The Shrieking Flesh 

Chapter One

Ken Preston

23 April 2024

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A German expressionist illustration of a dark angel with frayed wings.

Shoulders hunched and head down against the driving rain, Arthur dashed down Willoughby Road. In his hand he held two coins, a two pence piece and a ten pence piece. Would it be enough? Mr Jakel, sometimes he said the bare minimum. And then there were the other times, when he was in an expansive mood. Philosophical.

Bloody hell, why does it have to piss it down every time I set foot outside?

One day soon, when he made that big score, Arthur was sodding off somewhere warm and dry.

Somewhere it didn’t rain all the sodding time.

Arthur turned the corner on to High Top Crescent and pulled up short.

Bloody typical! Why me, eh? Why the bloody hell is it always me?

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The man inside the red telephone box stood hunched over the payphone, his porkpie hat dripping water and his raincoat stained with dark patches from the downpour. Arthur could hear him talking, his voice muffled by the tiny panes of glass.

Arthur shuffled up close to the telephone box. If he stood close to the door, he was sheltered from the rain, but the man inside had his back to Arthur and couldn’t see him. If Arthur stood on the opposite side of the telephone box, then the man would see him, and maybe cut his call short. But then Arthur would be in the full force of the wind and the rain.

Sodding hell!

How often had he told Marge that they needed a bloody telephone in the house?

Arthur decided to stay where he was, sheltered from the rain, at least a little. He tucked his head down and hunched his shoulders up, and he looked at the two coins in his hand.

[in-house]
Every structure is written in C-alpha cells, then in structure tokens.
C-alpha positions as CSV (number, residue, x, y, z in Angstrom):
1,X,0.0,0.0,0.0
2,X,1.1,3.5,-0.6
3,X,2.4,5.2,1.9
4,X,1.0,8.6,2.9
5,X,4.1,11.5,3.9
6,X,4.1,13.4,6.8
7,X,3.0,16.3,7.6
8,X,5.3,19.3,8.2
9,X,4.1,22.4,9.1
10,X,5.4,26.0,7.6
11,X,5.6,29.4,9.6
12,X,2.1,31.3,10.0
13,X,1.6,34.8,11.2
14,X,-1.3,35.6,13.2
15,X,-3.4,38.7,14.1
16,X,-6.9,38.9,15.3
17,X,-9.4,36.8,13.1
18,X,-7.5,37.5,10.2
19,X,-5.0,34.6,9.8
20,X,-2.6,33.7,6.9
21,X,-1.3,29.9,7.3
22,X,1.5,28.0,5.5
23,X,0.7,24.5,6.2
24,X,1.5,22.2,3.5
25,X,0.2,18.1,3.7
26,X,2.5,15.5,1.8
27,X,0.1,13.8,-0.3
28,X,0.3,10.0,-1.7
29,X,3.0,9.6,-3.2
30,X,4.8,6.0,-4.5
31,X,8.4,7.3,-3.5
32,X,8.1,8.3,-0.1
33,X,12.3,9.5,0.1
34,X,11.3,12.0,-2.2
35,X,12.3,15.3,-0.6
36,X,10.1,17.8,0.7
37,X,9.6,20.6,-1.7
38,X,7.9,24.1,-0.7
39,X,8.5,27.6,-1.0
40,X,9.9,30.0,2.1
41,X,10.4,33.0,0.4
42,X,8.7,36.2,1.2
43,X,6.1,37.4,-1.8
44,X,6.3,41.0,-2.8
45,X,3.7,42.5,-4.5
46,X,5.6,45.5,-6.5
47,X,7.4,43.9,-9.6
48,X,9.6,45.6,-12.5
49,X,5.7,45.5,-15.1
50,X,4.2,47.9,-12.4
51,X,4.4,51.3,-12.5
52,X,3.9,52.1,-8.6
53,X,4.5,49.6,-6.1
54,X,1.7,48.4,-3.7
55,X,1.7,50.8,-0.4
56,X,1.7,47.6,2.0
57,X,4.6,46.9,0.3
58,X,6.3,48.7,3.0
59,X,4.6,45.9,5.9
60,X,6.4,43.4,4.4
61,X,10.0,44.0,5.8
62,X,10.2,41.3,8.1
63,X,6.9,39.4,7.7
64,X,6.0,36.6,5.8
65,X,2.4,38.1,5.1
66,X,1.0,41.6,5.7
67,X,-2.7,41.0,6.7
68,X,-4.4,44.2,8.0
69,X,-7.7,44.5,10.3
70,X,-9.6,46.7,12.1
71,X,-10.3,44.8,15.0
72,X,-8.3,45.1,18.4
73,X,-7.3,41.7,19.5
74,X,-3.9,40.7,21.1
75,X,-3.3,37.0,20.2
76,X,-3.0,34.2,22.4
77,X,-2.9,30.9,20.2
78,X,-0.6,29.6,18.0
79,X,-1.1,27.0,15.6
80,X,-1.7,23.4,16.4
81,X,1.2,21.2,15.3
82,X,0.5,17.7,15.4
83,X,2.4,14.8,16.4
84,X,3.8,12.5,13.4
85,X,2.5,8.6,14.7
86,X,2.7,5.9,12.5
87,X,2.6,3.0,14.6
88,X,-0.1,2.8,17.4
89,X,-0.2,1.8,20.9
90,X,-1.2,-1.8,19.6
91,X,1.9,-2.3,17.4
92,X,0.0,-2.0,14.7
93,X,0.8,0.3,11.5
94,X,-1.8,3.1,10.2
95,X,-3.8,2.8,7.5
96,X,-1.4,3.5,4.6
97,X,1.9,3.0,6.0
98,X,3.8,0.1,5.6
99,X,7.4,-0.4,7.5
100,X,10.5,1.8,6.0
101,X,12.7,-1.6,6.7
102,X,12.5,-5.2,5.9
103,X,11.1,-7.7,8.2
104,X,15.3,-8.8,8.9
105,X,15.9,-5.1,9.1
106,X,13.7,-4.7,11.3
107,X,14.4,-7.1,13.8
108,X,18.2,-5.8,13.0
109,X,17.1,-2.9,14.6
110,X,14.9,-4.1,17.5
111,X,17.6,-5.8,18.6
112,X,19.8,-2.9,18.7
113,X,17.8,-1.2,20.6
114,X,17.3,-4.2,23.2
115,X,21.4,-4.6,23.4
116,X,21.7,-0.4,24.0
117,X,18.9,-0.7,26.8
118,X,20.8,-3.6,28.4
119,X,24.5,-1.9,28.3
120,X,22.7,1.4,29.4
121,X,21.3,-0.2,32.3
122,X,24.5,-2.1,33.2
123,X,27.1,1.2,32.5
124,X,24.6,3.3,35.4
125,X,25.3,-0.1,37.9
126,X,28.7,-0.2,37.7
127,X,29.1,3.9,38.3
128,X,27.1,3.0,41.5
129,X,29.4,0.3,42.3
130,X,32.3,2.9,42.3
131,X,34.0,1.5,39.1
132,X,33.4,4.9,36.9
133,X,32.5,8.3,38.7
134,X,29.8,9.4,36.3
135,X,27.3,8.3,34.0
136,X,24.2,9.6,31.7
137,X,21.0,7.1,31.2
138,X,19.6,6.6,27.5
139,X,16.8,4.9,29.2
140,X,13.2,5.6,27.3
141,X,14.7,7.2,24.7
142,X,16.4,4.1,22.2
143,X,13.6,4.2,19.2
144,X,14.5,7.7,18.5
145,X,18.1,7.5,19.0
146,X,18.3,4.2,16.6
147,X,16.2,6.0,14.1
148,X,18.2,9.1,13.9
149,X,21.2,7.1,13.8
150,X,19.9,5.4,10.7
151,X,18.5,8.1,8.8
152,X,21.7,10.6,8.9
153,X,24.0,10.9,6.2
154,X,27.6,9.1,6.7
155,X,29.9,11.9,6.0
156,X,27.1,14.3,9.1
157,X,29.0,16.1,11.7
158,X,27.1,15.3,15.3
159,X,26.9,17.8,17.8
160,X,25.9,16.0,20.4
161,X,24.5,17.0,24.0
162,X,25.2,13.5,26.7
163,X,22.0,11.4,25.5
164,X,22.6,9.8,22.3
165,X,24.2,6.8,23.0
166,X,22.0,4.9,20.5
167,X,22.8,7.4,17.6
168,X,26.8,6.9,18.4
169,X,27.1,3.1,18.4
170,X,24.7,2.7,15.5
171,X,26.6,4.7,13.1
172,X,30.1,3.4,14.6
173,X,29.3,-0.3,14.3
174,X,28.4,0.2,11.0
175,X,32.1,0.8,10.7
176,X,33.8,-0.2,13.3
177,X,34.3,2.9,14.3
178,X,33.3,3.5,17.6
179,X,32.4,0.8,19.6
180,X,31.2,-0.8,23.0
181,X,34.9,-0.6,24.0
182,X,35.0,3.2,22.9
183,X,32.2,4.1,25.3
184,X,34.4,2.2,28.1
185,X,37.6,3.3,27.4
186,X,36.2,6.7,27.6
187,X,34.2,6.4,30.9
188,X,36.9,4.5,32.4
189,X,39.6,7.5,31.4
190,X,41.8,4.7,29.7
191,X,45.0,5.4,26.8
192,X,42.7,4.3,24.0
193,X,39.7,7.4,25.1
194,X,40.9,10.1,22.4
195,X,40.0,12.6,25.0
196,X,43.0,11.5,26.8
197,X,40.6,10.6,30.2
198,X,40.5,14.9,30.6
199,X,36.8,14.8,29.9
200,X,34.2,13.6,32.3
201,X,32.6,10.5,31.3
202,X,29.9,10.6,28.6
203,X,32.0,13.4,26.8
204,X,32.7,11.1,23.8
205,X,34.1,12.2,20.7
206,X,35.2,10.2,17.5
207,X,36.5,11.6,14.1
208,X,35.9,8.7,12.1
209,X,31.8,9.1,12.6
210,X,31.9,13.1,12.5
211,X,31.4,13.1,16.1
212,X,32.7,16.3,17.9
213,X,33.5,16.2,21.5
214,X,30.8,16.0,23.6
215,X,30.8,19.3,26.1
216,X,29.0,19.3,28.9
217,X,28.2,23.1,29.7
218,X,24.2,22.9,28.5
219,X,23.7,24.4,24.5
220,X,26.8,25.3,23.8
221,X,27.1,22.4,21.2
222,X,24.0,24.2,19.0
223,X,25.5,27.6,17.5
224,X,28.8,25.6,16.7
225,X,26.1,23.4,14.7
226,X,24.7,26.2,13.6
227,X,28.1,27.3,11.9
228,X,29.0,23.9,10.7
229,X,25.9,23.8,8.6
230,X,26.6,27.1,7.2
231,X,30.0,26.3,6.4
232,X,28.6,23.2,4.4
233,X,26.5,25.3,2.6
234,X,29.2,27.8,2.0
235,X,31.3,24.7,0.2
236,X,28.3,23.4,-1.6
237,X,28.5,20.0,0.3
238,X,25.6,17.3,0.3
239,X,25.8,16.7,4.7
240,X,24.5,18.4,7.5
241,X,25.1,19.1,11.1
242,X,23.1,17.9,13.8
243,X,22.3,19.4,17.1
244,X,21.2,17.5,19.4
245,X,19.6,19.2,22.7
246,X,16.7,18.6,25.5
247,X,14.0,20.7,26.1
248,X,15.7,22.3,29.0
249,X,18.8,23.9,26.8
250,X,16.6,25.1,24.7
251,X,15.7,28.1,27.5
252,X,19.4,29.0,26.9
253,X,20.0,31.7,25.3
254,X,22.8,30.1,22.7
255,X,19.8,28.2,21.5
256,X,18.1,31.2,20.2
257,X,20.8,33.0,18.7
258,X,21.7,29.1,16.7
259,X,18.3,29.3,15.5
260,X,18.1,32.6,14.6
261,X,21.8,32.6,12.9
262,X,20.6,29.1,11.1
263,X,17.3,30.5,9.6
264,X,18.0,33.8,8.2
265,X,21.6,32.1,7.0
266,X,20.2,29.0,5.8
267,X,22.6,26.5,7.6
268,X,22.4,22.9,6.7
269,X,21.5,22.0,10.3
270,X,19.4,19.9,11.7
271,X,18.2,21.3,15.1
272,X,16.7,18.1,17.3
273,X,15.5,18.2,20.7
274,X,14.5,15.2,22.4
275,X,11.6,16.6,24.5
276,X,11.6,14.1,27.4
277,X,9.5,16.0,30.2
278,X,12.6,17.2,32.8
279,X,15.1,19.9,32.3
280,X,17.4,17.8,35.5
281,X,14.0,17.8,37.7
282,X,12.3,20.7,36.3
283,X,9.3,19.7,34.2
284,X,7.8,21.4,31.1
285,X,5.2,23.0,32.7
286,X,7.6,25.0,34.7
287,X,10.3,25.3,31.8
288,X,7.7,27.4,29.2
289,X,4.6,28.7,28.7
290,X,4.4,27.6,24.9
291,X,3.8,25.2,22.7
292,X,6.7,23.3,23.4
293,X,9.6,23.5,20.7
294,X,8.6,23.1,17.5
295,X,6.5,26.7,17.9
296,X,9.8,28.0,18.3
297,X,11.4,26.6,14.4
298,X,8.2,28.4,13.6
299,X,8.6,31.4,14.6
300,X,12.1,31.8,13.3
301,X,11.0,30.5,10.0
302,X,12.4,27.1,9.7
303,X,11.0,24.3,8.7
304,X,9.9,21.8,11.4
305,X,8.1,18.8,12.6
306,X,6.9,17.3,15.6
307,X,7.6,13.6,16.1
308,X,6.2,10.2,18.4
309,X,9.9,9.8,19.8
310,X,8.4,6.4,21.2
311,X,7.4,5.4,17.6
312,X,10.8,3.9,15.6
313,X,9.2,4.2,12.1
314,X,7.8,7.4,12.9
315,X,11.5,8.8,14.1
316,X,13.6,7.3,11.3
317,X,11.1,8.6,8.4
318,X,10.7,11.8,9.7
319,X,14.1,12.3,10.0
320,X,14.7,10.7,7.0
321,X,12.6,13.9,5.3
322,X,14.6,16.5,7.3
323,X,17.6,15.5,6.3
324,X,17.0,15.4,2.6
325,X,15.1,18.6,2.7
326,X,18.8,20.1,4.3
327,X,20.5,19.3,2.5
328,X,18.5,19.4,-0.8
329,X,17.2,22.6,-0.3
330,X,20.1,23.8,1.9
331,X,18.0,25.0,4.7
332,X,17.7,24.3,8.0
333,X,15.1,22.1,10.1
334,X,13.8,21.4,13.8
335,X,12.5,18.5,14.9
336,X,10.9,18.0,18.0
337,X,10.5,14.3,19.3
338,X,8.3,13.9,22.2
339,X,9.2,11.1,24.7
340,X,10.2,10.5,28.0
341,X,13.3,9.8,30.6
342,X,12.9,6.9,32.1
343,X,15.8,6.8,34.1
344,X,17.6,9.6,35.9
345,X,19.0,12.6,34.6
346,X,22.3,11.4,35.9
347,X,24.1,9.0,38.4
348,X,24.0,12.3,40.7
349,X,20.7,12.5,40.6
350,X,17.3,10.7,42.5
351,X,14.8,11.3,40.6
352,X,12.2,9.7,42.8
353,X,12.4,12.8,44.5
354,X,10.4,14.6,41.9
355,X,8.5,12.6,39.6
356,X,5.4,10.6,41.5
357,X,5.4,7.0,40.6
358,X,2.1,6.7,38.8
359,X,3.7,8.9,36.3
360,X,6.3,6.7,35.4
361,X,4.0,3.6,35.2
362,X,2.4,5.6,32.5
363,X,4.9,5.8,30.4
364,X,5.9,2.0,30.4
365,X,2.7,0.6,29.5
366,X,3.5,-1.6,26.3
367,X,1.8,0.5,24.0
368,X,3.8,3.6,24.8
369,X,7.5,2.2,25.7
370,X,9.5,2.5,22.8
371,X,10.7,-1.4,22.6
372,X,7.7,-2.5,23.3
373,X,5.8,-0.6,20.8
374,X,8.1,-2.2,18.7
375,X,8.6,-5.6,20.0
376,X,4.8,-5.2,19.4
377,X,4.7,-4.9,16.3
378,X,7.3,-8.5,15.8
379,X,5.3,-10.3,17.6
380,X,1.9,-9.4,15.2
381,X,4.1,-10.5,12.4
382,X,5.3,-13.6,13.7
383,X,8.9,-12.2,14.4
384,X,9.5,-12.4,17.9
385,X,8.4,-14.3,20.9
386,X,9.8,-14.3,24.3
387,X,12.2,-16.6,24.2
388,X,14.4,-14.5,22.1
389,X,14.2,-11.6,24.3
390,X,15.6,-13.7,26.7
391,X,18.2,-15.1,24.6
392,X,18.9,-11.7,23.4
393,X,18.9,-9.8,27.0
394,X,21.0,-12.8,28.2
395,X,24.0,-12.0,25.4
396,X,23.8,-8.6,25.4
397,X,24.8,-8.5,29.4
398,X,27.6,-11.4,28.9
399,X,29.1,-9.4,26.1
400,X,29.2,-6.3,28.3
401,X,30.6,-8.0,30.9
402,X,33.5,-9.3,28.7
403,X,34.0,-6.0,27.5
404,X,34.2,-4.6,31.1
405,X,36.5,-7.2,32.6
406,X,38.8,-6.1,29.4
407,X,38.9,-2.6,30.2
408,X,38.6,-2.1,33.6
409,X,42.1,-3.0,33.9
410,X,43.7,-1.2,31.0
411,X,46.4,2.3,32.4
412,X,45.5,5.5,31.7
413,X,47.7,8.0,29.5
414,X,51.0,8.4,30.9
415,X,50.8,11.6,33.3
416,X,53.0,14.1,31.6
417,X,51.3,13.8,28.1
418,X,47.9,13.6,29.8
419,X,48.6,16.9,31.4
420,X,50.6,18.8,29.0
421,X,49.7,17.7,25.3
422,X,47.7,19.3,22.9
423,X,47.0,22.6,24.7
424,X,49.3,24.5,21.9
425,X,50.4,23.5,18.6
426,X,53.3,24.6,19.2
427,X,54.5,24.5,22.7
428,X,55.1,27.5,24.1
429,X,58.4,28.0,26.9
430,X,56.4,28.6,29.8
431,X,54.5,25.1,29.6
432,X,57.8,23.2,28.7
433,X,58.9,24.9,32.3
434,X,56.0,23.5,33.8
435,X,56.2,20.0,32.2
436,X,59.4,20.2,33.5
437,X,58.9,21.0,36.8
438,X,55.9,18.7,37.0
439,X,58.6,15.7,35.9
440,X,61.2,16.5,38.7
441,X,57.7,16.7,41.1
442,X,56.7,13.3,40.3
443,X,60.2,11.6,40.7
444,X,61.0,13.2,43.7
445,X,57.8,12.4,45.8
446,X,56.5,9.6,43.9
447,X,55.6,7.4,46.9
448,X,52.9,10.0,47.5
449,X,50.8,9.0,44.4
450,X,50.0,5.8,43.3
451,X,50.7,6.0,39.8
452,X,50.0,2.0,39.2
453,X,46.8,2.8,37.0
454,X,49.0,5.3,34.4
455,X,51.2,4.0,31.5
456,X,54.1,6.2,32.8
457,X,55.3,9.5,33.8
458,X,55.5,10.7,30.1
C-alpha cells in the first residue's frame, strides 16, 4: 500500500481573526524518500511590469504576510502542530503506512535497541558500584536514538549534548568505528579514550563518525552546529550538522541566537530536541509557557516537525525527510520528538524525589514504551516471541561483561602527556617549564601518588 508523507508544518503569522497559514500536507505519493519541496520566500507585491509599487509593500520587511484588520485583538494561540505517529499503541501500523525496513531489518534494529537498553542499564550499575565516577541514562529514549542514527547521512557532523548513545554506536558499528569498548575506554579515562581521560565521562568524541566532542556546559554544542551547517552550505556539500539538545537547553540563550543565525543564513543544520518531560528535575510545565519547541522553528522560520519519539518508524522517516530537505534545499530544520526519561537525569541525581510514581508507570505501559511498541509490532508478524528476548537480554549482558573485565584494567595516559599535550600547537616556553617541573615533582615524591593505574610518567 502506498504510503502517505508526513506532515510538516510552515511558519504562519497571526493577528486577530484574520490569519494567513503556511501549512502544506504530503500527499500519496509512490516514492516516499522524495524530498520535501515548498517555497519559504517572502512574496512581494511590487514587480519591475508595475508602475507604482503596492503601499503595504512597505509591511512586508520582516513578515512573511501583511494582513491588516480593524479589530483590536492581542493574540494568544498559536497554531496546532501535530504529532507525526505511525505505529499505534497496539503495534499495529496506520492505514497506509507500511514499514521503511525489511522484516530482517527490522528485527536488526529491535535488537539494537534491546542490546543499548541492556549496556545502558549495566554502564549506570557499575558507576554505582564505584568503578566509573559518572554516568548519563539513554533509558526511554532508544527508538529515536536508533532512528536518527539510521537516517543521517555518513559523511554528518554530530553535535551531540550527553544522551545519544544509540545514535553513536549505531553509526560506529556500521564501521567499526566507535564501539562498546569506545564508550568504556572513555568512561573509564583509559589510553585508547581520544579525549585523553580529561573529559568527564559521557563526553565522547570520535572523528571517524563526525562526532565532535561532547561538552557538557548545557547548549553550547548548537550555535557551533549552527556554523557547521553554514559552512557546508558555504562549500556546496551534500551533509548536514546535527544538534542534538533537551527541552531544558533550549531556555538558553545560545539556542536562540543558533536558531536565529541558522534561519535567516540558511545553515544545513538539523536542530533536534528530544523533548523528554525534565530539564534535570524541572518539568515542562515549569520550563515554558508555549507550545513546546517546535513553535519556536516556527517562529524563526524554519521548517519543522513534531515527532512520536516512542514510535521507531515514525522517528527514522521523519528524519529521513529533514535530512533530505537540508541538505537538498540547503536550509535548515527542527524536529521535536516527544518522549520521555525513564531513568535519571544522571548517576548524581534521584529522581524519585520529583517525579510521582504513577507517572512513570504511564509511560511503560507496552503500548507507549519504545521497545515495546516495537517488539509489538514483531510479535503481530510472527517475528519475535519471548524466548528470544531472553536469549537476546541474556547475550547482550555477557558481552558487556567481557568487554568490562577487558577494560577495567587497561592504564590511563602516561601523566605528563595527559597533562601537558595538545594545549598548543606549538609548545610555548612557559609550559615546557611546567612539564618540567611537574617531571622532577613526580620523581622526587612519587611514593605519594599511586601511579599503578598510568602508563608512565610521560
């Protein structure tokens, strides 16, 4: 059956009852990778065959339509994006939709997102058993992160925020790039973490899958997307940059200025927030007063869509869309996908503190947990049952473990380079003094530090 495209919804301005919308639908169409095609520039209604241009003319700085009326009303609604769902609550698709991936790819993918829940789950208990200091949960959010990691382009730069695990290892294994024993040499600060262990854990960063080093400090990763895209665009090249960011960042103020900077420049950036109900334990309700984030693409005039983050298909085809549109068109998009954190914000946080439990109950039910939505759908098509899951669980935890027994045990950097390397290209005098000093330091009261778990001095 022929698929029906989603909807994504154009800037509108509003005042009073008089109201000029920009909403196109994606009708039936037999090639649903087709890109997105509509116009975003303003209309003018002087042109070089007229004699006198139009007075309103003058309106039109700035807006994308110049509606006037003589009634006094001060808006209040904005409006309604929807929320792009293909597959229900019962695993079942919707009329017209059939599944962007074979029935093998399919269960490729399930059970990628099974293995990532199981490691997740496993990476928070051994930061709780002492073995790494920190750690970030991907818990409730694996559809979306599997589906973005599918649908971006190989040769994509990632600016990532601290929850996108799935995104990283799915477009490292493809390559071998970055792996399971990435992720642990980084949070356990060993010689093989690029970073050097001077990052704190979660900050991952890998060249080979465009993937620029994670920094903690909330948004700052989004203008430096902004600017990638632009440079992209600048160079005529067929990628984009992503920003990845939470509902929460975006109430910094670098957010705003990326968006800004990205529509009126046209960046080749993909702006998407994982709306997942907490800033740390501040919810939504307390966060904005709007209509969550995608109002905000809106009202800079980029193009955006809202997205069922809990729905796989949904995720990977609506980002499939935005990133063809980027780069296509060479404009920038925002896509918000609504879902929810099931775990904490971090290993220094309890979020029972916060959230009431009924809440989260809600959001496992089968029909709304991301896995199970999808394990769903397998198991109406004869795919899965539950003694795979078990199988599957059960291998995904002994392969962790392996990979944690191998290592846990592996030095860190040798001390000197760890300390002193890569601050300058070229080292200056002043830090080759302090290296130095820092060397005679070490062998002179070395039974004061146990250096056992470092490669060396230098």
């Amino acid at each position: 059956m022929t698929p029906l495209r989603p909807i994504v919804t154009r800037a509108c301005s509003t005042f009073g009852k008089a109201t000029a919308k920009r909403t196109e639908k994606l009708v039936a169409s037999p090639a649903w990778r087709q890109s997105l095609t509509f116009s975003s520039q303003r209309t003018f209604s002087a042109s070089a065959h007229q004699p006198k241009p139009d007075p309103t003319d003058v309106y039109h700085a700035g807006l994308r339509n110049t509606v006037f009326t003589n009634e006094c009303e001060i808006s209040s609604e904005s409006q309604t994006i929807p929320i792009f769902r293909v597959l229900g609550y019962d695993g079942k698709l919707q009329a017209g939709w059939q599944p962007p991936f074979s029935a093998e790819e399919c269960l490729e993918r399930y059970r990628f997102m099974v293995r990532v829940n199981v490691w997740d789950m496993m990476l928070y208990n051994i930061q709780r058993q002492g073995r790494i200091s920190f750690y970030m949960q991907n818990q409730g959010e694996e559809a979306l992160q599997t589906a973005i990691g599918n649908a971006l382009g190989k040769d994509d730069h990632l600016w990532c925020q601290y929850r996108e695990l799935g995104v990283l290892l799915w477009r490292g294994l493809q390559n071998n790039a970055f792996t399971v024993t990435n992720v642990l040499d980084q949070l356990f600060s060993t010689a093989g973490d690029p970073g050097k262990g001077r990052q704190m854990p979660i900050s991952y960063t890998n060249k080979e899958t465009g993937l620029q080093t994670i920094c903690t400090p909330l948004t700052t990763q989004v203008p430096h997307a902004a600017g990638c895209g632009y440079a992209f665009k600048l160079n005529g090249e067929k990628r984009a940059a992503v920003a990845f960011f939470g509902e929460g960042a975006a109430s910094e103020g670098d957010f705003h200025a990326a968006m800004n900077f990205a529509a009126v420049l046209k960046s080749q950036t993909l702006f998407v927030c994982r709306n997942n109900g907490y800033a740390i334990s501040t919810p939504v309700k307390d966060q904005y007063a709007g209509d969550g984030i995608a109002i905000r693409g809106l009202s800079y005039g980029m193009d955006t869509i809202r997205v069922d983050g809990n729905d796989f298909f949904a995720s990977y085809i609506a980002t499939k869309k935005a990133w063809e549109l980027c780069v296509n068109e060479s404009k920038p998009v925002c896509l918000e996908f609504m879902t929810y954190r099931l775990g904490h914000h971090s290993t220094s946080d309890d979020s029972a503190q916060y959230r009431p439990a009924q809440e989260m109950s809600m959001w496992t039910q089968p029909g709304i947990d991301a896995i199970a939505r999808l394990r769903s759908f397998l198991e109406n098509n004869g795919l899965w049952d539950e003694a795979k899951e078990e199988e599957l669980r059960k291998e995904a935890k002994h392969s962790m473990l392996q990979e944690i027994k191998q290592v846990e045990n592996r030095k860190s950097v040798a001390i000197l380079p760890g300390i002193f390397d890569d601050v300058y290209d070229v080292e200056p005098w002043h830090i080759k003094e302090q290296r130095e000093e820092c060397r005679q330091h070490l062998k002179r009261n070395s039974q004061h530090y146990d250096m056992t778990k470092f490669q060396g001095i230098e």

Would the two pence piece be enough?

Or would Mr Jakel want to talk?

‘That’s not what we agreed!’

Arthur’s head snapped up at the muffled shout.

‘No, I won’t do it.’ The man inside the telephone box had turned his head to the left, and Arthur saw him wipe at his nose with a grey handkerchief. ‘Why would you even suggest something like that?’

Arthur checked his watch. Raindrops on the glass blurred the tiny hands and the numbers. He wiped his sleeve across it.

Four o’clock. Bloody hell, how long was he going to be?

Arthur tapped on the glass and pointed at his watch when the man turned to look at him.

He turned his back on Arthur. ‘Why me? Why do I have to do it?’

Bloody hell, mate, quit your sodding whining. You think you’ve got problems? You should try living in my shoes for a bit.

Arthur flinched at a clattering behind him. A black cat jumped off the fence and dashed for shelter.

He knew how it felt.

The man inside the telephone box smashed the receiver back into its cradle. He stuffed his grey handkerchief against his mouth and sobbed once.

C’mon, mate, you can’t stay there all day.

Just as Arthur was about to tap on the glass again, the man opened the door and stepped outside. With one haunted look at Arthur, he turned and dashed into the rain.

Inside the telephone box it stank of piss and sweat. Arthur examined his two coins. Best go for ten pence. Mr Jakel hated interruptions when he was in mid-flow.

Arthur lifted the receiver and dialled the number, the one that had never been written down, the number that didn’t exist. As always, the connection rang seven times before Mr Jakel picked up.

Arthur pushed the ten pence piece into the slot.


‘Herman’s found her.’

The connection broke, and Arthur was left listening to the dial tone.

He replaced the receiver back in its cradle.

He looked at the two pence piece in his hand.

‘Sodding hell.’